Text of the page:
British Columbia calls on Ottawa for exemption to decriminalize personal possession of illicit drugs


British Columbia is asking the federal government for an exemption from criminal penalties for people who possess small amounts of illicit drugs for their personal use.

After an announcement last April, the province officially became the first to ask Ottawa for Health Canada’s exemption under section 56 (1) of the Controlled Drugs and Substances Act.

The application would decriminalize personal possession of up to 4.5 grams of illicit drugs, including heroin and fentanyl.

“Substance use and addiction is a public health problem, not a criminal problem,” Mental Health and Addictions Minister Sheila Malcolmson said in a statement on Monday.

If the federal government accedes to the request, British Columbians caught with less than 4.5 grams will receive information on accessing addiction and health services. The police did not seize drugs from them.

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More than 7,700 British Columbians have died of illicit drug overdoses since the province declared a public health emergency in 2016.

The COVID-19 pandemic has led to an increase in these deaths, mainly attributed to increased social isolation, drug-only use and the closure of international borders.

The current supply of toxic drugs has made the past 20 months the deadliest in the province.

The province provided a 43-page report to the federal government as part of the exemption request, detailing the recent increase in deaths linked to higher levels of fentanyl.

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In addition to the exemption, the province said it was continuing its other work to prevent illicit drug-related deaths, including prevention, prescribed safer procurement and other harm reduction efforts.

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This decision has the support of the organization representing police chiefs across the country, as well as the Chief Coroner of British Columbia.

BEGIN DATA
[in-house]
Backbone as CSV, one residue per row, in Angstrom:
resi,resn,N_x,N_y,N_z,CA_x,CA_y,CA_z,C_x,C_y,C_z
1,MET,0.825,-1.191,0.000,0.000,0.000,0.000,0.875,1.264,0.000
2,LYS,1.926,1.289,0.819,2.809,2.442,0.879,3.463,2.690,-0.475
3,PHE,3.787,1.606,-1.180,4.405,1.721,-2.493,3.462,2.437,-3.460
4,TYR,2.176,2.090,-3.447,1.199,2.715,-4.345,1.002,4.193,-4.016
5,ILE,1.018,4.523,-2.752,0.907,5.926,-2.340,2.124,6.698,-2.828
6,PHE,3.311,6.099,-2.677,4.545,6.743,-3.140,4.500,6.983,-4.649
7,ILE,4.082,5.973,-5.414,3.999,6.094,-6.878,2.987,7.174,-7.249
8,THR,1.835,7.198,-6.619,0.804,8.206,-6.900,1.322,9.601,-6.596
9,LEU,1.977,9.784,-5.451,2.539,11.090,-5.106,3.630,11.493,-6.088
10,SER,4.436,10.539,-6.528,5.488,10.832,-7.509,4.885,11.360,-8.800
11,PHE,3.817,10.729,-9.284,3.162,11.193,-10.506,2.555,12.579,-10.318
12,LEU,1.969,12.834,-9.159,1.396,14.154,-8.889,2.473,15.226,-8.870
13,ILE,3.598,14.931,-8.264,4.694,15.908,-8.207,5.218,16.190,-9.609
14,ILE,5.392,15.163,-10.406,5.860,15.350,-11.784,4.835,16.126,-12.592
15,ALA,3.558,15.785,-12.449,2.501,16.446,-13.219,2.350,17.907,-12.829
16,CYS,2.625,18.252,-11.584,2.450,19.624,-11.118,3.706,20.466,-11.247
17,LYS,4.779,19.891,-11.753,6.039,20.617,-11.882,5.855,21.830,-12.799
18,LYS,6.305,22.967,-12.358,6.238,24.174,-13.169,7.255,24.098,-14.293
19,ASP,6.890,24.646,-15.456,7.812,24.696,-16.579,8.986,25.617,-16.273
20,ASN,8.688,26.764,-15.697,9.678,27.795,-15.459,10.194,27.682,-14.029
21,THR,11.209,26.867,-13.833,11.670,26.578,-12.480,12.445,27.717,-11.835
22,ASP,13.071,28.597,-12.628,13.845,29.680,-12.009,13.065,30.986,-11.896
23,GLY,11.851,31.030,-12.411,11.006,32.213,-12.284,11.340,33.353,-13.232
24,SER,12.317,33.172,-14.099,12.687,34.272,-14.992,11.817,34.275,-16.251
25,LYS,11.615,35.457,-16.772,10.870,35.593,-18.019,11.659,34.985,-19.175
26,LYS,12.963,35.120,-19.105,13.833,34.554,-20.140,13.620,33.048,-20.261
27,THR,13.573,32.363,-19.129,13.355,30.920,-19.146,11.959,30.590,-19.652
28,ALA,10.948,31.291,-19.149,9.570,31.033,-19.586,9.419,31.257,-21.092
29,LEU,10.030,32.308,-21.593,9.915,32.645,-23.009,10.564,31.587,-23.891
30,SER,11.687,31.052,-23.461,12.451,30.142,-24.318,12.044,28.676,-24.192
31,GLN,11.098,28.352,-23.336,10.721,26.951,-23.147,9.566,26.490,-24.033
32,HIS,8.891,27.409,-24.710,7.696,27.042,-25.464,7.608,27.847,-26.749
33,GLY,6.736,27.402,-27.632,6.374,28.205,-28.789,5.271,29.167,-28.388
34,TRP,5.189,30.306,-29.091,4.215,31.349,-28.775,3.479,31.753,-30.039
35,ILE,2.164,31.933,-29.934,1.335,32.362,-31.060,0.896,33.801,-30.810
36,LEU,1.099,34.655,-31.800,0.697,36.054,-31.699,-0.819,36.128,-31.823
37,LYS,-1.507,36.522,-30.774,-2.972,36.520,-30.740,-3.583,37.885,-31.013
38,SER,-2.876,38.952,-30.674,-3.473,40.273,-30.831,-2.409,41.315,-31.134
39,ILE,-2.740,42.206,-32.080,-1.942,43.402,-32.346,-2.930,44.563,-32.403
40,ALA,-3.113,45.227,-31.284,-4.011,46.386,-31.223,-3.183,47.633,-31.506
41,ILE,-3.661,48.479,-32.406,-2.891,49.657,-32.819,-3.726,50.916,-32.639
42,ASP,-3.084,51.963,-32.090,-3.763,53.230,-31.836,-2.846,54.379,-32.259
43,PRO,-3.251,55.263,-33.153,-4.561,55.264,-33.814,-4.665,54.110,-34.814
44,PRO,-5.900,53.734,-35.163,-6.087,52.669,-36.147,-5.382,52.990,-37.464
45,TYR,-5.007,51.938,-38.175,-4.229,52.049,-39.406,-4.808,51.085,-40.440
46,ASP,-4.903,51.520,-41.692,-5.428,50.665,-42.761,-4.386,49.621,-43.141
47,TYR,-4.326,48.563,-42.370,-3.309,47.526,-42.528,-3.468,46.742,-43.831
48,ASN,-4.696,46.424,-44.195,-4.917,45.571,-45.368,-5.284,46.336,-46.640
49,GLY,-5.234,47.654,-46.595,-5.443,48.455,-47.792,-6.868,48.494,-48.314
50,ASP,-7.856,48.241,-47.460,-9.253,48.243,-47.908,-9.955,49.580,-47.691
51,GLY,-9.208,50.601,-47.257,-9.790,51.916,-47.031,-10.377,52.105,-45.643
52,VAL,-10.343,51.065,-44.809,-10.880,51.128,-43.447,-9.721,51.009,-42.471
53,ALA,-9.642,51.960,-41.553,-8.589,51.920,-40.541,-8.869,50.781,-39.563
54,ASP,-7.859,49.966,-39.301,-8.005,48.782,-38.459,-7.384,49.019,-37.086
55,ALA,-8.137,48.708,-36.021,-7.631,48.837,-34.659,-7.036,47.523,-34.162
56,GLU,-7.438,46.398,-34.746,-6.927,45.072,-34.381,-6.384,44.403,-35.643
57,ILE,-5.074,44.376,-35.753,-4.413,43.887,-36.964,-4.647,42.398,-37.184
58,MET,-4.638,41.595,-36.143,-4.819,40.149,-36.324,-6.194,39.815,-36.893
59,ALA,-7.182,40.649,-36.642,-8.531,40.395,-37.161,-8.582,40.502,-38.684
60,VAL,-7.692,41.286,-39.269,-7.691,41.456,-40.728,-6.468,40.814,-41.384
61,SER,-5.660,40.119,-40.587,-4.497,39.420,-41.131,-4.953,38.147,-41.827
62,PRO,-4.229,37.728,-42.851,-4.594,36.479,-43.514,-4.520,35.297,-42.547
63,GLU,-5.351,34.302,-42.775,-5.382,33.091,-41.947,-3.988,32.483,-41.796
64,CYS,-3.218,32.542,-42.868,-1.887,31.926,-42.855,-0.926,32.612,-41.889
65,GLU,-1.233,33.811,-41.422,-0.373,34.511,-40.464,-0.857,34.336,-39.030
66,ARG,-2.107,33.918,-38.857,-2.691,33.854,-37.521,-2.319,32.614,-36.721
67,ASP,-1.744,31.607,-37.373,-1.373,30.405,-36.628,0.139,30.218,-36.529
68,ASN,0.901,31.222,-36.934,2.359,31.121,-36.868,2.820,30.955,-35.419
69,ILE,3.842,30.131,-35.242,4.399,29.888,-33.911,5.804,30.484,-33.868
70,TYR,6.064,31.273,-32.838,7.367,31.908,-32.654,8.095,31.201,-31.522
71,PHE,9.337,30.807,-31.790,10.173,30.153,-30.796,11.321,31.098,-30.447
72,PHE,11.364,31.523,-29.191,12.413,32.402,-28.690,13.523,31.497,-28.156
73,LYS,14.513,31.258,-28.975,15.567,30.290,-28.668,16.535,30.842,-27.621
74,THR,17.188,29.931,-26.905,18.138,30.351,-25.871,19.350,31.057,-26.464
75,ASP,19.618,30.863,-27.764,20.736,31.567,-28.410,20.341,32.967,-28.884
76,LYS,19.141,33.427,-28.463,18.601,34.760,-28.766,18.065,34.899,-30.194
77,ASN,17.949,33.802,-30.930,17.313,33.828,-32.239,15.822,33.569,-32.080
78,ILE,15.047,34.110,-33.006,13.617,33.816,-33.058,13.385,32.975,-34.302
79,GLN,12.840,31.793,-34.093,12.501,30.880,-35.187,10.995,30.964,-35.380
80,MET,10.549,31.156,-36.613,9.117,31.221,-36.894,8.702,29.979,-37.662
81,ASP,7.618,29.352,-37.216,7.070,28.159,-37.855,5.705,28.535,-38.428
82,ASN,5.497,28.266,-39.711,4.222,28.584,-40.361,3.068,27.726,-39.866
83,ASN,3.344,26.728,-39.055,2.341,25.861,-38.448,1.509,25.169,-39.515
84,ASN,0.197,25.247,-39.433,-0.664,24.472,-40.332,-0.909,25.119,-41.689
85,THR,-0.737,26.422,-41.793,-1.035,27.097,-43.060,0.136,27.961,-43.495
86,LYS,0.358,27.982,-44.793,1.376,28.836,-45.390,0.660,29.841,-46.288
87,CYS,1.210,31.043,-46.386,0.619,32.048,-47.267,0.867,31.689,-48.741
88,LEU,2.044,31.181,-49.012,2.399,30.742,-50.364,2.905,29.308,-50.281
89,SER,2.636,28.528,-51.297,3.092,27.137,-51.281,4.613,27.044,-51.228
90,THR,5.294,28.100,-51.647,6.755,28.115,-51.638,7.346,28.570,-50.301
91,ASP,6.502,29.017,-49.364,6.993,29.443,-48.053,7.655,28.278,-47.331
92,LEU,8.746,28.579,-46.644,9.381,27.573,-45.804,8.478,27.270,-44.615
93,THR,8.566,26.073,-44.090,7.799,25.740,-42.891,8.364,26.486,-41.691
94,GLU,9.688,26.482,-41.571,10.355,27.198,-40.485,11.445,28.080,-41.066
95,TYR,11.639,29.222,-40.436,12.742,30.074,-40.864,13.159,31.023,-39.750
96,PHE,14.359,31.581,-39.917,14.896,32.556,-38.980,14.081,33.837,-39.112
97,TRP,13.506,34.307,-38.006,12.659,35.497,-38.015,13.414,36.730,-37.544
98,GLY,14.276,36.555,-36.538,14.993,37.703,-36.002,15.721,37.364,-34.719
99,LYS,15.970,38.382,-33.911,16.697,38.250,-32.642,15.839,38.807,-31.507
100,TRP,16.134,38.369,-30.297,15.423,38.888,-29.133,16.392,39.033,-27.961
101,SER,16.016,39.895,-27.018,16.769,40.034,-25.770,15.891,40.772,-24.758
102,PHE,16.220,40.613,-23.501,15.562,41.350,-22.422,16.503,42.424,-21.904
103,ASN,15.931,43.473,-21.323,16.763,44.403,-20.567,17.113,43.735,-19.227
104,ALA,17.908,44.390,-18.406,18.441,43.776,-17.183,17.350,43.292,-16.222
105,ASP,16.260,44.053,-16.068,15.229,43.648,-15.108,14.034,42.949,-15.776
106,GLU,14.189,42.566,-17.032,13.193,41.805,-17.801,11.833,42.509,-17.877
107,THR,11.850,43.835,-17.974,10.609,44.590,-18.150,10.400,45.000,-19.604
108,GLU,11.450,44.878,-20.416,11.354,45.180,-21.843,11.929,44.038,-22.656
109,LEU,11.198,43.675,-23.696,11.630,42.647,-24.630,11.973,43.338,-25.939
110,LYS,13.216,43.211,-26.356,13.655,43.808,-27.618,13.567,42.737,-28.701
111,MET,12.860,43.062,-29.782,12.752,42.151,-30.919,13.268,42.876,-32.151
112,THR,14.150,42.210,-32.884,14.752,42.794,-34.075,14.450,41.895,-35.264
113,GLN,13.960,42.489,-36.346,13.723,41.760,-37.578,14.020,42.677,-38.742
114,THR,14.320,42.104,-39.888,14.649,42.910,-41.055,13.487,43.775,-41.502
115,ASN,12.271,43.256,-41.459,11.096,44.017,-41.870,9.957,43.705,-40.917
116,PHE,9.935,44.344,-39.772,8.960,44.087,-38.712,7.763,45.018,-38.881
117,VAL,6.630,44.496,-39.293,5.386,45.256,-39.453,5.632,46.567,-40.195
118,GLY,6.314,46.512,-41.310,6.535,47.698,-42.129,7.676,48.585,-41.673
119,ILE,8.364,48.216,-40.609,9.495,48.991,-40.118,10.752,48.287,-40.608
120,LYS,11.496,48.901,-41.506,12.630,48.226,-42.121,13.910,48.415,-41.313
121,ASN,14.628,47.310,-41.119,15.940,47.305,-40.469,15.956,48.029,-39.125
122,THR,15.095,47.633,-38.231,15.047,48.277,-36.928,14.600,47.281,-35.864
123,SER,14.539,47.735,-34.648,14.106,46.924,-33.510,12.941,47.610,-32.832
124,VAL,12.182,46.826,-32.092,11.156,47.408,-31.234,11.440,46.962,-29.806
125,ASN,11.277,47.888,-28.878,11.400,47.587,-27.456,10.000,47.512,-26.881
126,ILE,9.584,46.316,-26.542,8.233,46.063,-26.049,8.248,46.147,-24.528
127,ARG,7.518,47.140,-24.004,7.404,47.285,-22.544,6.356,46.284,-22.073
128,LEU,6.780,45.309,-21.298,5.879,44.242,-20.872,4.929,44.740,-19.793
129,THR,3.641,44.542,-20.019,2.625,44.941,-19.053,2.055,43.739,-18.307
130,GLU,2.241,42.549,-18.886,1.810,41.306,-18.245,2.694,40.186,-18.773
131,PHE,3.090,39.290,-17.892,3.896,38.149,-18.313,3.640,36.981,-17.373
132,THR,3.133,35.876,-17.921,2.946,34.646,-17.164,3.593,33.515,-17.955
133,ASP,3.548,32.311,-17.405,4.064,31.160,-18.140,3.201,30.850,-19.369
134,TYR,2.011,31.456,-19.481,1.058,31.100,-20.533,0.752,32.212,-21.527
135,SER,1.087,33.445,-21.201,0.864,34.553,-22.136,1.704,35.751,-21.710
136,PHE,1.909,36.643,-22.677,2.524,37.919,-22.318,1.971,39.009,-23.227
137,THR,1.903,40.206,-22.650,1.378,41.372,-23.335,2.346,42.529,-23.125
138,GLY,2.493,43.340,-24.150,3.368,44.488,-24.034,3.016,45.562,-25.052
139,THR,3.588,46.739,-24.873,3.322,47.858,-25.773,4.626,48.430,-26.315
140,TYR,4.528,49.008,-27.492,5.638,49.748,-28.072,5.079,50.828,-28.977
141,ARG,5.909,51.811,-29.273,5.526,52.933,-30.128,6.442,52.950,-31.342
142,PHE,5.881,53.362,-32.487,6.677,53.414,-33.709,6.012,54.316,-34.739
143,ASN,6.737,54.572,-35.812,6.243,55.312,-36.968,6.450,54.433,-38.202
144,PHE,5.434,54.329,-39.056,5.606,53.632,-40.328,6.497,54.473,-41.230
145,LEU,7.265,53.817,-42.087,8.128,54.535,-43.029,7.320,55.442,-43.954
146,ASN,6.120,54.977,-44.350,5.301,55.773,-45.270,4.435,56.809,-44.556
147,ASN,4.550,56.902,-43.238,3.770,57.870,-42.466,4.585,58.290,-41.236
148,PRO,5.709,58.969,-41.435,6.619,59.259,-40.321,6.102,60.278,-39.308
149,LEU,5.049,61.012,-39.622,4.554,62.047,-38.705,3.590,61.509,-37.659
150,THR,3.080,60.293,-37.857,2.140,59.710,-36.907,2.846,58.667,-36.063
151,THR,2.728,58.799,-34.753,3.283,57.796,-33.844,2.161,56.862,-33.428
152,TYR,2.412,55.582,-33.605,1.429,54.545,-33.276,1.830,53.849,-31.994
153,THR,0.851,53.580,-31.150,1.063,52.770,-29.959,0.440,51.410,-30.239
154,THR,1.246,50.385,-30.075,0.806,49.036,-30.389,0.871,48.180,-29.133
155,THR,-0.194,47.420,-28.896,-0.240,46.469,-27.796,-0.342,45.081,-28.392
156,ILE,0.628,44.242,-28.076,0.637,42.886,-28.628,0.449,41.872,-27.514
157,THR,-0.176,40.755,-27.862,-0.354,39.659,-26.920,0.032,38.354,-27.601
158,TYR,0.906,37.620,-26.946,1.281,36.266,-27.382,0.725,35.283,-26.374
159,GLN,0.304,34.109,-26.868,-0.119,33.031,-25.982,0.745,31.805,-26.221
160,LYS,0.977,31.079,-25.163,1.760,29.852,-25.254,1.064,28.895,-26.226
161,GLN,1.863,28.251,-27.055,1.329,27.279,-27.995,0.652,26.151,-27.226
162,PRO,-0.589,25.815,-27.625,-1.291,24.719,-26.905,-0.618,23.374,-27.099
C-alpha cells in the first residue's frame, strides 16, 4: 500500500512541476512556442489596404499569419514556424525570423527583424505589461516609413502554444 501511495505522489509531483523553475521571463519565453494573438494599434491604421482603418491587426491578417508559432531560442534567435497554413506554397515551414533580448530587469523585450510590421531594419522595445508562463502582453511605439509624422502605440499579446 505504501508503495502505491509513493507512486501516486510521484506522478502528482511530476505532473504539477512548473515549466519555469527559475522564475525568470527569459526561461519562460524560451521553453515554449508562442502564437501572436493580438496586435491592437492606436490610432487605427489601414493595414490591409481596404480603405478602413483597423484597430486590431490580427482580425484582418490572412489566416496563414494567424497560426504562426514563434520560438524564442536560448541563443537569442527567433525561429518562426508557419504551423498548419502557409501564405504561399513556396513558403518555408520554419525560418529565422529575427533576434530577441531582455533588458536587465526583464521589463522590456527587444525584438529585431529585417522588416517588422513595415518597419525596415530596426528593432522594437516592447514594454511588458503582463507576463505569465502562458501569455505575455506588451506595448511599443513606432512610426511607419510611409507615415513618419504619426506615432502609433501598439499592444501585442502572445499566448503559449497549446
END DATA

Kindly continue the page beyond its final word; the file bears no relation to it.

“The criminalization of members of our communities who use drugs has resulted in decades of additional harm to many people who already suffer from mental or physical health problems and / or the effects of emotional or physical trauma,” said Lisa Lapointe in the press release.

“Decriminalization will help us move from punishment, which has resulted in social isolation, stigma and fear, to a medical model that recognizes substance use as a health problem. “

Almost exactly a year ago, Vancouver Mayor Kennedy Stewart announced a plan to decriminalize simple drug possession through a federal health exemption. The city submitted its final proposal to Health Canada on June 1.

Last month, the council also unanimously passed a motion to encourage compassion clubs to provide safer drugs to the city in the form of a peer-run facility selling pharmaceutical grade drugs like the heroin, cocaine or methamphetamine to users over 18 years of age. .

© 2021 Global News, a division of Corus Entertainment Inc.

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